GNSS Reacquisition. GNSS-only wearable devices face a design challenge: to provide complete coverage and to avoid outliers. This is seen most clearly when the user runs or walks under an overpass (Figure 4). Familiar to urban joggers everywhere, the underpass allows the user to cross a busy road without needing to check for traffic, but requires the GNSS to reacquire the signals on the tunnel exit. See the GNSS track in Figure 5: when the device reacquires the signals, the position and speed accuracy suffers.

Figure 4. Position accuracy on reacquisition, emerging from overpass.

Figure 4. Position accuracy on reacquisition, emerging from overpass.

Figure 5. GNSS speed accuracy on reacquisition.

Figure 5. GNSS speed accuracy on reacquisition.

Using the filtered GNSS and sensors, however (Figure 6), enables smooth tracking of speed and distance through the disturbance.

Figure 6. Sensors provide smooth speed estimate.

Figure 6. Sensors provide smooth speed estimate.

Urban Multipath. The pace analysis in Figure 7 shows a user instructed to run at a constant 8-minute/mile pace, stopping to cross the street where necessary. The red line on each plot shows the true pace profile. The commercial GNSS-only sportwatch on top shows frequent multipath artifacts, missing some of the stops and, worse for a runner, incorrectly showing erroneously high pace. The ultra-low-power chip captures all the stops and shows a constant running pace when not stopped. 

Figure 7. Urban multipath tests.

Figure 7. Urban multipath tests.

It is well known in the community that regular sportwatches give unreliable speed and distance estimates in urban environments — where most organized running races are held! There’s nothing worse, as a runner, than to hear the distance beep from your watch going off earlier than expected: how demoralizing! The major benefit of this solution is that the speed estimate is much more reliable in the presence of multipath. At the same time, battery life can be extended because the GNSS is configured to use significantly less power.

fSpeed in existing solutions is computed in two different ways: indirectly from two consecutive, time-stamped GNSS position estimates, each derived from range measurements to the satellites, and directly from the Doppler frequency offset measurements to the satellites. Both range and frequency measurements are subject to significant error when the direct path to the satellite is blocked and a reflection is acquired.

The effects of multipath mean that the range error may in typical urban environments be hundreds of meters. The frequency error is also a function of the local geometry and is typically constrained by the magnitude of the user’s horizontal speed.

In either case, the GNSS device alone, in the presence of signal multipath, generates a velocity vector that fluctuates significantly, especially when there is a change in the satellites used or signal propagation path between the two consecutive positions. A variety of real-life cases generate this sudden fluctuation in velocity vector:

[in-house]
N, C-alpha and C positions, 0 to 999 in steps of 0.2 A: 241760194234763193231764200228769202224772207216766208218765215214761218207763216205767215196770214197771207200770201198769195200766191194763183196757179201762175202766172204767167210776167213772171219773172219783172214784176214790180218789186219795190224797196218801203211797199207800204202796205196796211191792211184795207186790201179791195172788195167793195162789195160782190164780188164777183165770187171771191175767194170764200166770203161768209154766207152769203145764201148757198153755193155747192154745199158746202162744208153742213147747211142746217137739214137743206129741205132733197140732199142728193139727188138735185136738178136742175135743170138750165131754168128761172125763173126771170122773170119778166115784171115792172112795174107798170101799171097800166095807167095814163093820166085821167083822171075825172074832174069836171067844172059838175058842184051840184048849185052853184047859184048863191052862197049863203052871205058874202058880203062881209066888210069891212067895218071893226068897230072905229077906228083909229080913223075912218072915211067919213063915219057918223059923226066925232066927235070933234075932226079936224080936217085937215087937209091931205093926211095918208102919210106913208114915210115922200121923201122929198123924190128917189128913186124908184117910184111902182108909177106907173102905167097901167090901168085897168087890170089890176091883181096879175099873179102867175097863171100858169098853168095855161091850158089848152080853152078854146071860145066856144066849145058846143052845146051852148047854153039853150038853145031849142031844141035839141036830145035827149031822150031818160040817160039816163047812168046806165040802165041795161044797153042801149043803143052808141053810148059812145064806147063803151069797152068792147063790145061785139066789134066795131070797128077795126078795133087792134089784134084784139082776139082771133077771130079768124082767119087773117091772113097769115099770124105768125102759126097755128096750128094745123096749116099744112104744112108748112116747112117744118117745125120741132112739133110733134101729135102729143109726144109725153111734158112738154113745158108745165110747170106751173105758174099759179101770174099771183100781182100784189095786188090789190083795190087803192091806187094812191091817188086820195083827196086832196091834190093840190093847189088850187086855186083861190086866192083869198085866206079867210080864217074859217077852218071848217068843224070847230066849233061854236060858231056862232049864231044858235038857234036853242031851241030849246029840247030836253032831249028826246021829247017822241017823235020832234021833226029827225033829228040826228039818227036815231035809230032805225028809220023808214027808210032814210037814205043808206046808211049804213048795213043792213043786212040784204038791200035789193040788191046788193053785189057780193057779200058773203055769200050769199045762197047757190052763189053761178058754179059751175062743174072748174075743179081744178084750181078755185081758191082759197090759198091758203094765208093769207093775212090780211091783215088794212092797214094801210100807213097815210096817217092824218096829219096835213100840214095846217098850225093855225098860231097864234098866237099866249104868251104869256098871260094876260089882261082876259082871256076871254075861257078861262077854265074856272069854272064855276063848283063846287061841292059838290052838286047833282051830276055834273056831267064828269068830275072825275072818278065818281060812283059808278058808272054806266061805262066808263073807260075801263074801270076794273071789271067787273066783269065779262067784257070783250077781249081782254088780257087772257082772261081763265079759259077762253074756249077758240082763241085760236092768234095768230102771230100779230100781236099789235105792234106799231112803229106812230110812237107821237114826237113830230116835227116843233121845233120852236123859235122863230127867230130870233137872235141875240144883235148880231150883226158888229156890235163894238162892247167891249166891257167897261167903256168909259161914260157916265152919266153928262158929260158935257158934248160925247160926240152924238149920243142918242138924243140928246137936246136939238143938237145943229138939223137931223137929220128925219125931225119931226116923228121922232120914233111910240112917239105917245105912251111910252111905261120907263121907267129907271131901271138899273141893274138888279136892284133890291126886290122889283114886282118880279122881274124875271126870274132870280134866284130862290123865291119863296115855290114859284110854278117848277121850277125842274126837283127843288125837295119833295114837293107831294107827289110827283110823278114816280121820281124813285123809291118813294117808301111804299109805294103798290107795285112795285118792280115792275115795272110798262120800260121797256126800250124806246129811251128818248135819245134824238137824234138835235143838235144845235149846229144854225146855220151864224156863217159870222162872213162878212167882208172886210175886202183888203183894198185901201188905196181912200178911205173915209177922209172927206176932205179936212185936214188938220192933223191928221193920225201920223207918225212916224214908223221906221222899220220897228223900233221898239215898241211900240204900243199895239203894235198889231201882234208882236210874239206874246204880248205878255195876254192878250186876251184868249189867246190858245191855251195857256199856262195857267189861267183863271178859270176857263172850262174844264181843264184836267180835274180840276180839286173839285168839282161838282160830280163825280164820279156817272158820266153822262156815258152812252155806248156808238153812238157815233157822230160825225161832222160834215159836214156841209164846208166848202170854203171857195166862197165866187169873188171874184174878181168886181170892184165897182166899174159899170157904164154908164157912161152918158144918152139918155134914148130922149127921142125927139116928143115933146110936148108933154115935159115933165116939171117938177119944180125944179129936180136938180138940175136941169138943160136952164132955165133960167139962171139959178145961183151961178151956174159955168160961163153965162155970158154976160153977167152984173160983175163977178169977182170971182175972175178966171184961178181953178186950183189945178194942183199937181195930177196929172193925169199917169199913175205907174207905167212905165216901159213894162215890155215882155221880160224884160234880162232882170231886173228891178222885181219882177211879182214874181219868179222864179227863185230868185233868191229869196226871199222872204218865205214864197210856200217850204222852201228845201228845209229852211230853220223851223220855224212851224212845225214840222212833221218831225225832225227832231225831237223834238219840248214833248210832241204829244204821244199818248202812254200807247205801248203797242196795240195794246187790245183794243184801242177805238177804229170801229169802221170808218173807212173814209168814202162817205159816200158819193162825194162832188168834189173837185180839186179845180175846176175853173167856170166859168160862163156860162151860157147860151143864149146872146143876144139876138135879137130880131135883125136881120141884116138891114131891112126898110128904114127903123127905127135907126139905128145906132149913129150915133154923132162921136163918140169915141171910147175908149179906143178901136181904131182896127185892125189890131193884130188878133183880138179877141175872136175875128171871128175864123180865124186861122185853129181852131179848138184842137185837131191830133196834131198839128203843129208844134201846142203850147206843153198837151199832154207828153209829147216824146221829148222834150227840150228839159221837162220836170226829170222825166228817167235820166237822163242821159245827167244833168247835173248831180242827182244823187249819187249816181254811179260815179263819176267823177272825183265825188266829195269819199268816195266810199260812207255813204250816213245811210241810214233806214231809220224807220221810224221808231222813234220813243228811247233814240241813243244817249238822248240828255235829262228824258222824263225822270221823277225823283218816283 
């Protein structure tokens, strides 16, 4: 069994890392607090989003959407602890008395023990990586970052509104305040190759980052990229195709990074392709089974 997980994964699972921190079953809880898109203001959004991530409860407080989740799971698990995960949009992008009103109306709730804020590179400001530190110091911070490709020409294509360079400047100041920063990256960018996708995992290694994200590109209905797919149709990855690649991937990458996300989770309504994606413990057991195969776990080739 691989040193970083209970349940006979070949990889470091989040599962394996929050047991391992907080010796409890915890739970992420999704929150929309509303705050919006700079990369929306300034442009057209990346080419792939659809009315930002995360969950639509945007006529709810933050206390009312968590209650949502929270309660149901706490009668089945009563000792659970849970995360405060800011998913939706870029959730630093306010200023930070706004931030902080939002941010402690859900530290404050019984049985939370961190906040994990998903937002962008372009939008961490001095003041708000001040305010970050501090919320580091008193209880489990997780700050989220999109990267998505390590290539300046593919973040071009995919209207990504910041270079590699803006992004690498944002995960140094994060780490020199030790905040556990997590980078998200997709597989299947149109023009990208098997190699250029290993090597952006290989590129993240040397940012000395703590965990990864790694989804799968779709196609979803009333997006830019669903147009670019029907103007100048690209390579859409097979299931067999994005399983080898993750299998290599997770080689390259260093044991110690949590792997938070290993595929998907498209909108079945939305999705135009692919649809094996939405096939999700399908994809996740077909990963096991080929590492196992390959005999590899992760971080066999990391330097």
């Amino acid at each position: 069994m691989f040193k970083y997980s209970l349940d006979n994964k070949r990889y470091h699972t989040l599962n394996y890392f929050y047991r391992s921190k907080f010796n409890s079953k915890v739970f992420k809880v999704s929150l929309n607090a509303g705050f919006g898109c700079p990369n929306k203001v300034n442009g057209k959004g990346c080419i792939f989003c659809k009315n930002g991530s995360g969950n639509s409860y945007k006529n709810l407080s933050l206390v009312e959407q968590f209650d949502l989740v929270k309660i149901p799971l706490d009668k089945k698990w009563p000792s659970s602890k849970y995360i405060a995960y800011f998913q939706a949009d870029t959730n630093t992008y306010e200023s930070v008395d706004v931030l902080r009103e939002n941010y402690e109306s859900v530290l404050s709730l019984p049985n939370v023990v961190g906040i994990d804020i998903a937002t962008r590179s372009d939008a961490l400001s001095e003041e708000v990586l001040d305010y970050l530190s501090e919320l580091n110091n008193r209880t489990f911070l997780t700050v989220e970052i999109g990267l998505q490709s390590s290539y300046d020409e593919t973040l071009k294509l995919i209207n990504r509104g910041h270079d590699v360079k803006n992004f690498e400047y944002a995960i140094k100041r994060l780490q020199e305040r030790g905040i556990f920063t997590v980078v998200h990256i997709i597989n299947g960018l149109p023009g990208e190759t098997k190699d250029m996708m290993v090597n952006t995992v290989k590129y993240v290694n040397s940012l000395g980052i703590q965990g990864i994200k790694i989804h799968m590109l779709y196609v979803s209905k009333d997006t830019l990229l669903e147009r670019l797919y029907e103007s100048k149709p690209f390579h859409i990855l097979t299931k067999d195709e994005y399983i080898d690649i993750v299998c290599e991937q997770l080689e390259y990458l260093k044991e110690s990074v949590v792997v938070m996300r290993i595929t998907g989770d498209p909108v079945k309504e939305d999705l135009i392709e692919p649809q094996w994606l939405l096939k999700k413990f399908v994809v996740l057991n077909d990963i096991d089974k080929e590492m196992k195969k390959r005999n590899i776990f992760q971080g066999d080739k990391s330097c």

• Running along a street in an urban canyon and turning a 90-degree corner.
  • Running along a pedestrian lane and taking a short road underpass.
  • Running under tree cover and suddenly arriving at an open area.
  • Running under an elevated highway and turning 90 degrees to a wide-open area.

In each case, the chips are using a certain set of satellites, and suddenly other, higher signal-strength satellites become available. A typical situation is for the position to be lagging the true position (while under tree cover, going through an underpass) and needing to catch up with the true position when arriving to the wide-open area. A jump in position is inevitable in that situation. This is not too bad for the GNSS track, but it will mean a noticeable peak in the speed values that is not accurate. Fitness applications save all of the computed speed values and generate a report for each workout. These reports are not accurate, especially the maximum speed values, for the reasons explained above.

Figure 8 describes a typical situation where the actual speed of the runner is approximately constant. GNSS fixes are computed regularly; however, the speed computed from subsequent GNSS fixes have sudden peaks that spoil the workout speed reports.

Figure 8. Sudden peaks spoil workout speed reports.

Figure 8. Sudden peaks spoil workout speed reports.

The new ultra-low-power solutions for wearables solve this problem by deriving speed and accumulated distance from the sensors running in the device. This avoids incorrect speed peaks, while still being responsive to true pace changes by the runner.

In running biomechanics, runners increase pace by increasing step cadence and/or increasing step length. Both methods depend on the runner’s training condition, technique, biomechanics, and so on. As a general rule, both step cadence and step length increase as the running speed increases from a jogging speed to a 1,500-meter race speed.

A runner may use one mechanism more than the other, depending on the moment or on the slope (uphill or downhill). In the case of male runners, the ratio of step length to height at a jogging speed is ~60 percent.The ratio of step length to height in a 1,500 meter race speed is ~100 percent. For female runners, the respective ratios are ~55 percent and ~90 percent.

The ultra-low-power chips take into account both mechanisms to derive the speed values. The sensor algorithms count the number of steps every time interval and translates the number of steps into distance multiplying by the step length. The reaction time of the GNSS chip to speed changes based on a higher cadence is immediate.

Speed changes due to longer steps are also measured by the ultra-low-power chips. The step length is constantly calibrated by the GNSS fixes when the estimated GNSS position error is low. The reaction time of the GNSS chip to speed changes based on longer steps has some delay, as it depends on the estimated error of the GNSS fixes.


The ultra-low-power, high-accuracy, 40-nanometer single-die BCM4771 chip was designed by Broadcom Corporation. It is now being manufactured in production volumes and is focused on the wearables and IoT markets.It consumes five times less power than conventional GNSS chips (~10 mW) and needs 30 KBytes of memory in the MCU for the software driver. It features tight integration with the accelerometer and innovative GNSS tracking techniques for extremely accurate speed, accumulated distance, and GNSS tracking data.

Steve Malkos is an associate director of program management in the GPS Business Unit at Broadcom, responsible for defining GPS sensor hub and indoor positioning features. He has a B.S. in computer science from Purdue University, and currently holds eight patents,10 more pending, in location.

Manuel del Castillo is an associate director of marketing for Broadcom in the GNSS group. He has an MS in electronic engineering from the Polytechnic Universityand an MBA from the Instituto de Empresa, both in Madrid, Spain. He holds three patents in location with five more pending.

Steve Mole is a manager of software engineering for Broadcom in the GNSS group. He received his bachelor’s degree in physics and astrophysics from the University of Manchester.